“I was the special teams coach and asked Ed to go cover a kickoff and he was like ‘I’m in, I’m going.’ I know Geroy back there would do it too, but not all receivers are jumping up and down to cover a kick off. It gives you an insight on Ed that he’s just an ‘all in’ guy that wants to do whatever he can to help the team win. That’s why Ed has gotten to where he has been. He’s smart.”
Both men fully acknowledge that the real work begins now. Neither would be in pro football if they didn’t properly understand that mindset. As the bright lights were shining during his opening press conference, Campbell can be happy at his decision to trade time in the classroom to time on the field and film room.
“I wouldn’t trade it for the world. There are a lot of ups and downs in sports; good years and bad years as far as the record goes but man you get to meet a lot of really great people and interesting people and see North America, that’s for sure.”
LEARNING FROM LEGENDS
By the time the Campbells moved to Edmonton in 1977, Rick was playing football at Harry Ainley High School. He then picked up his Education degree at Washington State. The football world being as small as it is, creates many interesting connections. Rich Stubler, who was defensive coordinator at the University of Oregon and who coached with his father in Edmonton, was the guy who brought Rick in as a graduate assistant from 1996-98. It was at the Eugene campus where Rick would also work under Mike Bellotti, now the Ducks’ all-time leader in coaching victories.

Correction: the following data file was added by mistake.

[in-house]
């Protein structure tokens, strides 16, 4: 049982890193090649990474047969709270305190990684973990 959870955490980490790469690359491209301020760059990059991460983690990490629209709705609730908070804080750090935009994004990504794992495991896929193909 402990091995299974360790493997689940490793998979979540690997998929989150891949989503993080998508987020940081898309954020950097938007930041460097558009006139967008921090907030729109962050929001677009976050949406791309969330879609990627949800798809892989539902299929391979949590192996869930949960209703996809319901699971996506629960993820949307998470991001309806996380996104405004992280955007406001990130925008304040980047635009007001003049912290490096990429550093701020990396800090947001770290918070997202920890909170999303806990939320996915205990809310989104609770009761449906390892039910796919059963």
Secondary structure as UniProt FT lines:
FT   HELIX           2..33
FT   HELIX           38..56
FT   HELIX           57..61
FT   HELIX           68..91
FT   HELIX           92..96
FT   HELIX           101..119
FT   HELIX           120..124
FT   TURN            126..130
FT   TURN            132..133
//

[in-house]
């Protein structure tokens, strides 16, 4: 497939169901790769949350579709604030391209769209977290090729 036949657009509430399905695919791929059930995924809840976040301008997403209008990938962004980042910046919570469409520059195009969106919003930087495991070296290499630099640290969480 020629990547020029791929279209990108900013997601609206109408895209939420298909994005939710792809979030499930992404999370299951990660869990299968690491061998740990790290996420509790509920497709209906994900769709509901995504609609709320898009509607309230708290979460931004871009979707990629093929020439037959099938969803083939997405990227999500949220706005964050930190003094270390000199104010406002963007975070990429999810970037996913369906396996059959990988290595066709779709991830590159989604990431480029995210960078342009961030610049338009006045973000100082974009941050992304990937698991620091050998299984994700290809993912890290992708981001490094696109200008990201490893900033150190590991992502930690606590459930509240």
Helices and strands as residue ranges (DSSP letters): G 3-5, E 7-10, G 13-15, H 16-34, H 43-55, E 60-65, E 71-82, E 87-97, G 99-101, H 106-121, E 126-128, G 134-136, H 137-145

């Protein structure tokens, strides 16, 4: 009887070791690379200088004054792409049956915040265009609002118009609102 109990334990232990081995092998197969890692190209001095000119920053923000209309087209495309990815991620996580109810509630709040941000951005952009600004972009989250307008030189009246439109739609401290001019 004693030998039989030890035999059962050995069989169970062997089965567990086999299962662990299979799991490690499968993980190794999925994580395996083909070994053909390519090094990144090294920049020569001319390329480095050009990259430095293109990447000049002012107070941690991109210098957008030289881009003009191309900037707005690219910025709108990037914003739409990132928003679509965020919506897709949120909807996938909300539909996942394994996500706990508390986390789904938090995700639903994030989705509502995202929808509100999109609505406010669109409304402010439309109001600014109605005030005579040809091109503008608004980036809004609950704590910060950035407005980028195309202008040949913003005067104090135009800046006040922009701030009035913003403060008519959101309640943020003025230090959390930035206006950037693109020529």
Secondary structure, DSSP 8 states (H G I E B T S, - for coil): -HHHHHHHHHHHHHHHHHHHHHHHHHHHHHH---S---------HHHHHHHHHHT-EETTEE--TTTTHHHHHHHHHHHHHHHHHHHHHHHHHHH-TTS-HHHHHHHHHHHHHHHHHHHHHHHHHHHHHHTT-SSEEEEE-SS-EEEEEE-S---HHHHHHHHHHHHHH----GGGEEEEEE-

Once he returned north of the border to serve as defensive backs coach for the Eskimos, Campbell had the luxury of learning from another legend in the coaching ranks: Don Matthews. That would have been a great asset for any young coach cutting his teeth in the profession. Campbell credits his head coaching accomplishments to others he learned from before Ottawa.
“I’m really fortunate to have learned from guys, even like Wally Buono,” said Campbell.
“I never coached with him but we’ve had a lot of conversations. Whether it’s guys like him, Don Matthews or John Hufnagel, those guys are all Hall of Famers. You could really learn a lot. Anybody that stays in this business for a long time, it’s for a reason. It’s because they have a lot of knowledge and do a lot of things right. I definitely always remember to draw on the knowledge I’ve learned from those guys.”
As he looks to lead a second franchise to a Grey Cup as head coach, Campbell may soon be considered one of those men.